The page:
Slightly more than a stone’s throw from my family home in Woonsocket are two parishes of Ukrainian heritage. St. Michael Ukrainian Catholic Church is located on Blackstone Street, and, just yards away, St. Michael Ukrainian Orthodox Church stands on Harris Avenue. The two parishes have an intertwined history of property disagreements and court settlements. But one facet of happy and ancient agreement between the two ethnic communities is distributing on Passion Sunday not palms but pussy willows. No doubt the custom goes back to the “old country,” where a cold climate made palms a rarity, but the approach of Spring made pussy willows plentiful. Either way, the Paschal symbolism remains the same. The ancient throngs welcomed Jesus to Jerusalem by waving celebratory palm fronds as crowds today wave flags and banners to herald the approach of a modern hero. Palms and pussy willows are to the Christian world what ticker tape is to the secular world. A superstar has come to town!
There is no doubt that, even after two thousand years of heresy and schism within the Church and even after two recent centuries of materialism and secularism in the Western world, Jesus remains a hero, a celebrity, a superstar. Christ was a great preacher, a wondrous miracle worker, a clever story teller, a kindly conversationalist, a dedicated Jew and a prayerful son of his heavenly Father. There is much about him to celebrate. Yet down deep, as Jesus rode into Israel’s capital city, the Savior must have known in his heart that preaching, healing and piety would not be his ultimate claim to fame. And had the crowds known what would eventually distinguish Jesus as Savior of the world, they would certainly have thrown down their palm branches and fled Jerusalem’s streets.
There would be no cheering hordes, no waving twiglets, and no encouraging shouts on Good Friday. Frankly there would be scandal, disbelief and discouragement on that fateful day. A week before, Jesus, seated upon a humble donkey, recognized that his fans were celebrating him for the wrong reason. Jesus knew that the heart of his overall message would not be that he was a celebrity, but rather that he was a casualty. Christ’s greatest contribution to salvation history would not be his eloquence but his sacrifice, not his cures but his death, not his prayers but his obedience. Jesus sadly understood that down through history believers would hope that the Gospel message would be more comforting than challenging. Passion Sunday would always have more popular appeal than Good Friday. Palm branches and pussy willows are much more cheering than the wood of the Cross.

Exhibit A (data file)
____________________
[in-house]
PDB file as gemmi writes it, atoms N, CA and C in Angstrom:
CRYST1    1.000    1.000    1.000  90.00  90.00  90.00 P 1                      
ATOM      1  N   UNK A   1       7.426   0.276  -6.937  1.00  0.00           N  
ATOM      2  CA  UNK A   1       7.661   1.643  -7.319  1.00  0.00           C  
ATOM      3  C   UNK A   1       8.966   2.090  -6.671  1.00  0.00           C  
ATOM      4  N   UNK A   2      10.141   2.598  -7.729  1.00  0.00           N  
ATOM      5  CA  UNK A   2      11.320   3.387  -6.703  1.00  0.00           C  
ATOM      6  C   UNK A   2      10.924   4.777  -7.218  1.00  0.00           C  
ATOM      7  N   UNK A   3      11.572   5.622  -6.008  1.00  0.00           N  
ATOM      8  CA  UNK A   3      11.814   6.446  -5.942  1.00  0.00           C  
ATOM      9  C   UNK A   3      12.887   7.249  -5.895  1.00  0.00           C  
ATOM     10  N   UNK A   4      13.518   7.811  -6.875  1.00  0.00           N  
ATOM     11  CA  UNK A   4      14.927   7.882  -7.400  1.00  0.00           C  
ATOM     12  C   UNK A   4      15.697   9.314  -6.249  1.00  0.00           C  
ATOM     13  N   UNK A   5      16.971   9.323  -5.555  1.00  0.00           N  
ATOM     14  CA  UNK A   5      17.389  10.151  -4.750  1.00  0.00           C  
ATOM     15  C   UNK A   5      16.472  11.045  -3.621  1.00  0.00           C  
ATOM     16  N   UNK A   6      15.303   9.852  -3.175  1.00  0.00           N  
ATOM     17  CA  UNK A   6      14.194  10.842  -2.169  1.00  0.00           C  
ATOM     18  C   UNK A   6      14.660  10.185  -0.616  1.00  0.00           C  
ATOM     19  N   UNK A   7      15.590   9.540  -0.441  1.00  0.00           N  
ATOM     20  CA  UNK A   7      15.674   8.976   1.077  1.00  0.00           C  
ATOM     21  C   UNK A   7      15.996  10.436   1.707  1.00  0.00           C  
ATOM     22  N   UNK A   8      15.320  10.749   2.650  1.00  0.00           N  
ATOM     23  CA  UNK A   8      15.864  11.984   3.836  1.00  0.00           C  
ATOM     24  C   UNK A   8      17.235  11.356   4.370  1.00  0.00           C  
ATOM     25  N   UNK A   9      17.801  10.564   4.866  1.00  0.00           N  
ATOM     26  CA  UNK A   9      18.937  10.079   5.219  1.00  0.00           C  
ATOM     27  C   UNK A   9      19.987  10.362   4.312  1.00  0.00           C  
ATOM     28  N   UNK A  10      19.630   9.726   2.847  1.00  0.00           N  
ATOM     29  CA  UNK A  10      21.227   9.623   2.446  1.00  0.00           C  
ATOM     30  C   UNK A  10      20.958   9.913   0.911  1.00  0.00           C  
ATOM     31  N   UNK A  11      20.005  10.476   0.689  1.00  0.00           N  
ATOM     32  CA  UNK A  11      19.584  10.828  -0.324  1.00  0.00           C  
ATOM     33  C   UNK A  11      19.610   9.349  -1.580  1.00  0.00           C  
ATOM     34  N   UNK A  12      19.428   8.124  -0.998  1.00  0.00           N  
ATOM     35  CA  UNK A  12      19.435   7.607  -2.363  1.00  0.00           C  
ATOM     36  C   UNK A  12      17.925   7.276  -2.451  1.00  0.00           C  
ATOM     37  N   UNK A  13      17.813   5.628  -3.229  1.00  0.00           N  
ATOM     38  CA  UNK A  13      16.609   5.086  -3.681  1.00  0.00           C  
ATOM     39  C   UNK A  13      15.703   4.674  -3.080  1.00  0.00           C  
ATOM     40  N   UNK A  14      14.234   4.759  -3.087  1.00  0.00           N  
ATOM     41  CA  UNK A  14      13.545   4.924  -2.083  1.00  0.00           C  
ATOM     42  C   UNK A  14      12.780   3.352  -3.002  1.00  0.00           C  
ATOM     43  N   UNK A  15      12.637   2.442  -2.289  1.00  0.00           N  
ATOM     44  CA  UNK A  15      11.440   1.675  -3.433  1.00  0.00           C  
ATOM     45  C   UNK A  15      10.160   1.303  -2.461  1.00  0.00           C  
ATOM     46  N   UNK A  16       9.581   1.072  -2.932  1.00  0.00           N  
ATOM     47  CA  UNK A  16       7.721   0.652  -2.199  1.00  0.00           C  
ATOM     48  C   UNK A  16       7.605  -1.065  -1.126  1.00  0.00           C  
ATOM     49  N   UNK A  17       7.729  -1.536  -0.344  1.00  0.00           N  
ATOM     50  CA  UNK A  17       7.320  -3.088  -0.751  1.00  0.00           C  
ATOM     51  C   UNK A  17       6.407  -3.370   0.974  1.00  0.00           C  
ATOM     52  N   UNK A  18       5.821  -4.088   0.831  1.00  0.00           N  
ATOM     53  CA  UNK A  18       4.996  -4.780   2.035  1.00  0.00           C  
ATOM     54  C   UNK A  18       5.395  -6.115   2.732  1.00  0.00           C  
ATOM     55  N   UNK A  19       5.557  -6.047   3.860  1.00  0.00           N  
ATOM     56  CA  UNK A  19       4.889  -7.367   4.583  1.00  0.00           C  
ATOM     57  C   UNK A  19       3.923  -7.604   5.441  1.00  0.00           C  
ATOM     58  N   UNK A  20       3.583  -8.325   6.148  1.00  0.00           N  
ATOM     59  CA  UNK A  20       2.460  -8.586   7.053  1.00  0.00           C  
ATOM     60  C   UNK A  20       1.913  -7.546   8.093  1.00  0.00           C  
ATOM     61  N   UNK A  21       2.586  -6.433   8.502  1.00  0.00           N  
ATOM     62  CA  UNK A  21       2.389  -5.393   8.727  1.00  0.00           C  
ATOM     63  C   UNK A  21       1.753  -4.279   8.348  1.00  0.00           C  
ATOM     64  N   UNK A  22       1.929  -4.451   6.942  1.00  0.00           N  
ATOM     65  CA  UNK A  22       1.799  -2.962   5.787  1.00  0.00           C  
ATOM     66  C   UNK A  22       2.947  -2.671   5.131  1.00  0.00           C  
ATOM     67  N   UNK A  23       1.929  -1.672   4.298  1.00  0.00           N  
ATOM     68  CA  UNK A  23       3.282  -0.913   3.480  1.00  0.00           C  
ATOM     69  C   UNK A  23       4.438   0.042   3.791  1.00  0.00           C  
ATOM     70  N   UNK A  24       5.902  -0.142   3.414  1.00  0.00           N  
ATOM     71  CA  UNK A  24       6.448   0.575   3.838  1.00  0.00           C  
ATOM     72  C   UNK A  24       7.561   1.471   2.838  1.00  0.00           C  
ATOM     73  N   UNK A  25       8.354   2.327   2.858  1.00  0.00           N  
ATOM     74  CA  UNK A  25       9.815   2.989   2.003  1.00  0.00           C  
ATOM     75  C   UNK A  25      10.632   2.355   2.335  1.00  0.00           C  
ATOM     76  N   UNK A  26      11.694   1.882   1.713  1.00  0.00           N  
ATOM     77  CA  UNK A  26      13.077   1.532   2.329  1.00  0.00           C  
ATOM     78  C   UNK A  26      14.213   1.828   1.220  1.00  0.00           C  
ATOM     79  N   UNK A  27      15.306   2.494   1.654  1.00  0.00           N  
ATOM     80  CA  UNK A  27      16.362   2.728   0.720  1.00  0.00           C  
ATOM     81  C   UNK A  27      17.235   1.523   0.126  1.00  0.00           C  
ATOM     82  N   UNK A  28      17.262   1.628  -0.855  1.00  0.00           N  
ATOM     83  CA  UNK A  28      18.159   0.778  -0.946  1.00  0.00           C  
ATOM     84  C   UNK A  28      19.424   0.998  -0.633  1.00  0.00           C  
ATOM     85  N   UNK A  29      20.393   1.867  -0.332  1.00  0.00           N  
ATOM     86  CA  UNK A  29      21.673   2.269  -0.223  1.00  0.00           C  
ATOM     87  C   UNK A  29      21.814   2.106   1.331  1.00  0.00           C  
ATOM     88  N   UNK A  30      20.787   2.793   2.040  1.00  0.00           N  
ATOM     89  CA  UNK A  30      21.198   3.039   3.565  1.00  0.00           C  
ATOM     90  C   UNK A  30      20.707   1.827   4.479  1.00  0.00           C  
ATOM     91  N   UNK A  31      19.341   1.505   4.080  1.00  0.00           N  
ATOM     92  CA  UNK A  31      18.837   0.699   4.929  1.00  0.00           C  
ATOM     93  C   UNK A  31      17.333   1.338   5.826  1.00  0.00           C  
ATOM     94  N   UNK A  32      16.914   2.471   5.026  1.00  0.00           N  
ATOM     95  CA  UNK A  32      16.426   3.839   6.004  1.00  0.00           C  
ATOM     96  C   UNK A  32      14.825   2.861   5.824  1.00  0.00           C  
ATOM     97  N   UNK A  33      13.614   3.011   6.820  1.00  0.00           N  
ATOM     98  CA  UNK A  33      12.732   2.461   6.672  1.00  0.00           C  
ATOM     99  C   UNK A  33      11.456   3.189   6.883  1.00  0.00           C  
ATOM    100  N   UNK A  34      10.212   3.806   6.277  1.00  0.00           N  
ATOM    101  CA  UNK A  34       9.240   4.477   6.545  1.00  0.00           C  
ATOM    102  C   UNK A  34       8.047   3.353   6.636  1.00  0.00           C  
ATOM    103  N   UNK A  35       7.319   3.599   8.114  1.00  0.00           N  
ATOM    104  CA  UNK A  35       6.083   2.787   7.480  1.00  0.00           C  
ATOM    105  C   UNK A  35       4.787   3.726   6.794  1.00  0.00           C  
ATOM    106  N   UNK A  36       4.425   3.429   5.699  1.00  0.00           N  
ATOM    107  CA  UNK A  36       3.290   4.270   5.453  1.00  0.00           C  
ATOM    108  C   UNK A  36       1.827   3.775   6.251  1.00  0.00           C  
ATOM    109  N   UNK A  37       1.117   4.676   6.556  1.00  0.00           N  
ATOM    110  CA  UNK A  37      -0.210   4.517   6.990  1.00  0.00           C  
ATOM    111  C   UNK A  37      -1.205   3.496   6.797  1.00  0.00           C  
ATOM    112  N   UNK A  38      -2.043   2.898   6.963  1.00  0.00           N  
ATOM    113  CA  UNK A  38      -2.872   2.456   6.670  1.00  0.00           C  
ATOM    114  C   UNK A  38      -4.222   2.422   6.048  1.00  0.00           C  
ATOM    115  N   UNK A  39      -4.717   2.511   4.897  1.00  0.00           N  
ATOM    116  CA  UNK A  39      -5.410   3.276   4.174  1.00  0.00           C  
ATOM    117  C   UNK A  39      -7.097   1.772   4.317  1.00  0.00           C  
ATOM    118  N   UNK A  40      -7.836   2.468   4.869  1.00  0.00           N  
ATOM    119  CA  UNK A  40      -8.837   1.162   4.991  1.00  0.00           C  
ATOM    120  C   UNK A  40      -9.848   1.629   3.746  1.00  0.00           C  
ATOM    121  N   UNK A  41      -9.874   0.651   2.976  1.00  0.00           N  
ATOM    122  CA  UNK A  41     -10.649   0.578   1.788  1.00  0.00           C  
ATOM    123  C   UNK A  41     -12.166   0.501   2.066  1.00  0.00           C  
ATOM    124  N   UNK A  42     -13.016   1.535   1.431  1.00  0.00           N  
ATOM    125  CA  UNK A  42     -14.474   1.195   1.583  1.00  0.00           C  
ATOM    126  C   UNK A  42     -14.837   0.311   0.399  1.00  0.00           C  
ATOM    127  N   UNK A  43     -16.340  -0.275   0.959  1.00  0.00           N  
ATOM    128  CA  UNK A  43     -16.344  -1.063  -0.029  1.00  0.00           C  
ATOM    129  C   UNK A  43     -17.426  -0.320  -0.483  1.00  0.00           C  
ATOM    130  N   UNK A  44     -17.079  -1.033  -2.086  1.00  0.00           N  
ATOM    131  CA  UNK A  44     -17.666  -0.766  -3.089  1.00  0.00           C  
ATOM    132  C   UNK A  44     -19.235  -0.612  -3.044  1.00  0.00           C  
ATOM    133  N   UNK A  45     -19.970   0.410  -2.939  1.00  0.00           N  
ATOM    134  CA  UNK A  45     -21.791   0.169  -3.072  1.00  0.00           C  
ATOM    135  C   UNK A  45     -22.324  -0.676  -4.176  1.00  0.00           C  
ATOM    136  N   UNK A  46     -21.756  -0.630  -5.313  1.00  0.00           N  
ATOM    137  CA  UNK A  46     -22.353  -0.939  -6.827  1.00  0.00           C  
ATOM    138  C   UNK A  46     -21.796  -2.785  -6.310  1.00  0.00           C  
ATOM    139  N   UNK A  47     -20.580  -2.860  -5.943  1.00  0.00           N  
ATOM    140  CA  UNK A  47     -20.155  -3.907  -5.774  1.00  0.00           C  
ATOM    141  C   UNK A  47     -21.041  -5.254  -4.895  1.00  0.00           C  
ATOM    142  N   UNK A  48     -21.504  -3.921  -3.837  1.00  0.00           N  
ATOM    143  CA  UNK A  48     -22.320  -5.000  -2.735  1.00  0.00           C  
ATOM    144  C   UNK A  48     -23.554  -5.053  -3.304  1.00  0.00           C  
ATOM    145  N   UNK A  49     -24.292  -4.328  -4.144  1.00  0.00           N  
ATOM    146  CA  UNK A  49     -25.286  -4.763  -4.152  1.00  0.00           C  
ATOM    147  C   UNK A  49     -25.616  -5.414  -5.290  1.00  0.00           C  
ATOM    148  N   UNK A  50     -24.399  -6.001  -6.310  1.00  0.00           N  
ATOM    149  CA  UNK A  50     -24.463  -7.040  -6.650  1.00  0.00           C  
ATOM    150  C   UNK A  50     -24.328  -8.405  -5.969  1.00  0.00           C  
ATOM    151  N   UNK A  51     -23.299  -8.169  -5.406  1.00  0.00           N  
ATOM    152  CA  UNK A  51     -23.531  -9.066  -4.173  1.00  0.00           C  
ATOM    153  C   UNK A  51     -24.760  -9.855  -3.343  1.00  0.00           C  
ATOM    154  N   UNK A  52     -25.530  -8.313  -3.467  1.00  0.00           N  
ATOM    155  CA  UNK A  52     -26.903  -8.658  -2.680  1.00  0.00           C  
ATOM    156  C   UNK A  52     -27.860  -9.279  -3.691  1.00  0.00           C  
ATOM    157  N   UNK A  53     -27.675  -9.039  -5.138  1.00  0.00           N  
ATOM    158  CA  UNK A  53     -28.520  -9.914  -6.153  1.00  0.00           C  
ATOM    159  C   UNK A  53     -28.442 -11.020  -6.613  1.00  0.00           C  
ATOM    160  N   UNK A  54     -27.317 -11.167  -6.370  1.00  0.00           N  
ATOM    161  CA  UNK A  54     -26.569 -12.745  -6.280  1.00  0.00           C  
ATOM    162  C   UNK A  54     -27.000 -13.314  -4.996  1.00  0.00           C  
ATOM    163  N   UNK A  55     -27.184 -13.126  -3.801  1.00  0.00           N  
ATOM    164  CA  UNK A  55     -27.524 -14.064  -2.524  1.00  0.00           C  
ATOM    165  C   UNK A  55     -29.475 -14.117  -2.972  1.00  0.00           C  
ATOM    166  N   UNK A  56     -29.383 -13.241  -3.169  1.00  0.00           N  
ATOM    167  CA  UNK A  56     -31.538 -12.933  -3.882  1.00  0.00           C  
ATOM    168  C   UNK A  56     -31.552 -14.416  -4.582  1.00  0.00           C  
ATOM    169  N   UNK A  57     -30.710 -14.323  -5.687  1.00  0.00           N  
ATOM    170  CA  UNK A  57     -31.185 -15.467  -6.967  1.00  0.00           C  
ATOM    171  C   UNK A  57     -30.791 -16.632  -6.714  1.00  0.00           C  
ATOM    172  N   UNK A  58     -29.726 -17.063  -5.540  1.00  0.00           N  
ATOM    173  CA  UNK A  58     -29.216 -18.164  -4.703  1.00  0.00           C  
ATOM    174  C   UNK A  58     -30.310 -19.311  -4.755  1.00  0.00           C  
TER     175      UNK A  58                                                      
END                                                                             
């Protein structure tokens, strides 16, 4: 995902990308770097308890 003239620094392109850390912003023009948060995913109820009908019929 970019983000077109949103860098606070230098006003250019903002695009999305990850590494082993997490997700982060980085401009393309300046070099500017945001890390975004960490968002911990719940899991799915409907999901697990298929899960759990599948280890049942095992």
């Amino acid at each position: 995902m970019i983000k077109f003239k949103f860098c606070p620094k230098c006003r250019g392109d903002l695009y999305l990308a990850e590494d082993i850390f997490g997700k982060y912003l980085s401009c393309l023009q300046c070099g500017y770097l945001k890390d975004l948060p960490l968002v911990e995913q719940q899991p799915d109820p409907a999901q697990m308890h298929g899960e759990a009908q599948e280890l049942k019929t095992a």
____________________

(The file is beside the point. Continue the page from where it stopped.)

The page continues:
In the former rite for Passion (Palm) Sunday, the celebrant approached the sanctuary wearing a red cope. The Gospel of Christ’s entry into Jerusalem was proclaimed, palms were blessed and distributed and a procession took place. Upon returning to the sanctuary, the celebrant shed his red cope and vested in a purple chasuble in anticipation of the solemn reading of the Passion account during Mass. The visual exchange of colors was instructive. Red vestments are usually worn in commemoration of martyrs and on festivities pertaining to the Holy Spirit. Red is a serious color within the Catholic perspective but there is an assurance of victory, of “mission accomplished,” in recalling the martyrs or the arrival of the Spirit. But on Palm Sunday, the older liturgy did not want the faithful to get too far ahead of Holy Week’s time frame. Victory would come; but this week, worshippers should concentrate on the sufferings that Jesus Christ would undergo for the salvation of the world. Betrayed by Judas, denied by Peter, abandoned by his disciples, tried before Caiaphas, Pilate and Herod, scourged, crowned with thorns, ridiculed carrying his Cross, crucified, and dead, Christ would finally be buried in a borrowed tomb. Such is the stuff of Holy Week. The current liturgy much more subtly accomplishes the same point by re-naming the Sunday before Easter as Passion Sunday rather than Palm Sunday. The world was saved on Calvary, not along the avenues and boulevards of Jerusalem.
The dramatic reading of the Passion account on this Sunday is of course graphically and powerfully and sacramentally re-enforced at the consecration of bread and wine into the Body and Blood of Christ. On the altar, as all may now see in the current rite, the Sacred Body and the Precious Blood are separate as they were at the moment of Christ’s death. The Body is given; the Blood is poured out. “When we eat this bread and drink this cup, we proclaim your death, Lord Jesus, until you come in glory.” Christ’s sacrificial death is the heart of Holy Week and fundamental to the Christian life.